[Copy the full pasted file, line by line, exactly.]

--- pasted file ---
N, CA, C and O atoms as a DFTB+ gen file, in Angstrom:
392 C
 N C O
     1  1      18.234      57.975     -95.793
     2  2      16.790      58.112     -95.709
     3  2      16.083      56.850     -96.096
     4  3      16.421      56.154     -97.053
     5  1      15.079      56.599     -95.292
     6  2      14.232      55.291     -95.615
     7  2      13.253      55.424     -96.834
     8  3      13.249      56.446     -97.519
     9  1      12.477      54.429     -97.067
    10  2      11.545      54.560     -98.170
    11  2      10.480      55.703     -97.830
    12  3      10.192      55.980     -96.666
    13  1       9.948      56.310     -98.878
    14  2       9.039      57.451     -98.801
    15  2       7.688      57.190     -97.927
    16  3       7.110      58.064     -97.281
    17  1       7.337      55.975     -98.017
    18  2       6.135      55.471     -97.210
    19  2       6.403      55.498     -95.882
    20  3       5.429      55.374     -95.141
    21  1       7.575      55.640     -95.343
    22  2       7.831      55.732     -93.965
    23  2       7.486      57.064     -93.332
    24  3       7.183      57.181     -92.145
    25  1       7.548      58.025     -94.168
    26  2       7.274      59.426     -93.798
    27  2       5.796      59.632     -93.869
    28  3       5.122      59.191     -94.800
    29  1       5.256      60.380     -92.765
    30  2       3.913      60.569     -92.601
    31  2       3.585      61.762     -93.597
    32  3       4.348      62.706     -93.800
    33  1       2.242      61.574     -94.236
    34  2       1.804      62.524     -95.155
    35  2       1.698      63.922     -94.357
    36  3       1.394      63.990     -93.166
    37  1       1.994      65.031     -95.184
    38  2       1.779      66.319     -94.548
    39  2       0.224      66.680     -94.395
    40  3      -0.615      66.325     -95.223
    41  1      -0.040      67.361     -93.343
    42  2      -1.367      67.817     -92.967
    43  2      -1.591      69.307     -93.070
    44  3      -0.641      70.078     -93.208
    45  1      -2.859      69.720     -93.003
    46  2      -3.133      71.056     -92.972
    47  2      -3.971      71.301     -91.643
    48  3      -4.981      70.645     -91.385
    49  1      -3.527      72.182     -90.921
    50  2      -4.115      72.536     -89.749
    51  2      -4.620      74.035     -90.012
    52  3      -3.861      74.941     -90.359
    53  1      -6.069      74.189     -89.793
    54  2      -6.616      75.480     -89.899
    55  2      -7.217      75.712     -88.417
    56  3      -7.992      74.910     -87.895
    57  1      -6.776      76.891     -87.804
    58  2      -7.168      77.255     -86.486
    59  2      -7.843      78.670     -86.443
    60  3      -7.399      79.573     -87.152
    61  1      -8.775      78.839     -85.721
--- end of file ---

N, CA, C and O atoms as a DFTB+ gen file, in Angstrom:
392 C
 N C O
     1  1      18.234      57.975     -95.793
     2  2      16.790      58.112     -95.709
     3  2      16.083      56.850     -96.096
     4  3      16.421      56.154     -97.053
     5  1      15.079      56.599     -95.292
     6  2      14.232      55.291     -95.615
     7  2      13.253      55.424     -96.834
     8  3      13.249      56.446     -97.519
     9  1      12.477      54.429     -97.067
    10  2      11.545      54.560     -98.170
    11  2      10.480      55.703     -97.830
    12  3      10.192      55.980     -96.666
    13  1       9.948      56.310     -98.878
    14  2       9.039      57.451     -98.801
    15  2       7.688      57.190     -97.927
    16  3       7.110      58.064     -97.281
    17  1       7.337      55.975     -98.017
    18  2       6.135      55.471     -97.210
    19  2       6.403      55.498     -95.882
    20  3       5.429      55.374     -95.141
    21  1       7.575      55.640     -95.343
    22  2       7.831      55.732     -93.965
    23  2       7.486      57.064     -93.332
    24  3       7.183      57.181     -92.145
    25  1       7.548      58.025     -94.168
    26  2       7.274      59.426     -93.798
    27  2       5.796      59.632     -93.869
    28  3       5.122      59.191     -94.800
    29  1       5.256      60.380     -92.765
    30  2       3.913      60.569     -92.601
    31  2       3.585      61.762     -93.597
    32  3       4.348      62.706     -93.800
    33  1       2.242      61.574     -94.236
    34  2       1.804      62.524     -95.155
    35  2       1.698      63.922     -94.357
    36  3       1.394      63.990     -93.166
    37  1       1.994      65.031     -95.184
    38  2       1.779      66.319     -94.548
    39  2       0.224      66.680     -94.395
    40  3      -0.615      66.325     -95.223
    41  1      -0.040      67.361     -93.343
    42  2      -1.367      67.817     -92.967
    43  2      -1.591      69.307     -93.070
    44  3      -0.641      70.078     -93.208
    45  1      -2.859      69.720     -93.003
    46  2      -3.133      71.056     -92.972
    47  2      -3.971      71.301     -91.643
    48  3      -4.981      70.645     -91.385
    49  1      -3.527      72.182     -90.921
    50  2      -4.115      72.536     -89.749
    51  2      -4.620      74.035     -90.012
    52  3      -3.861      74.941     -90.359
    53  1      -6.069      74.189     -89.793
    54  2      -6.616      75.480     -89.899
    55  2      -7.217      75.712     -88.417
    56  3      -7.992      74.910     -87.895
    57  1      -6.776      76.891     -87.804
    58  2      -7.168      77.255     -86.486
    59  2      -7.843      78.670     -86.443
    60  3      -7.399      79.573     -87.152
    61  1      -8.775      78.839     -85.721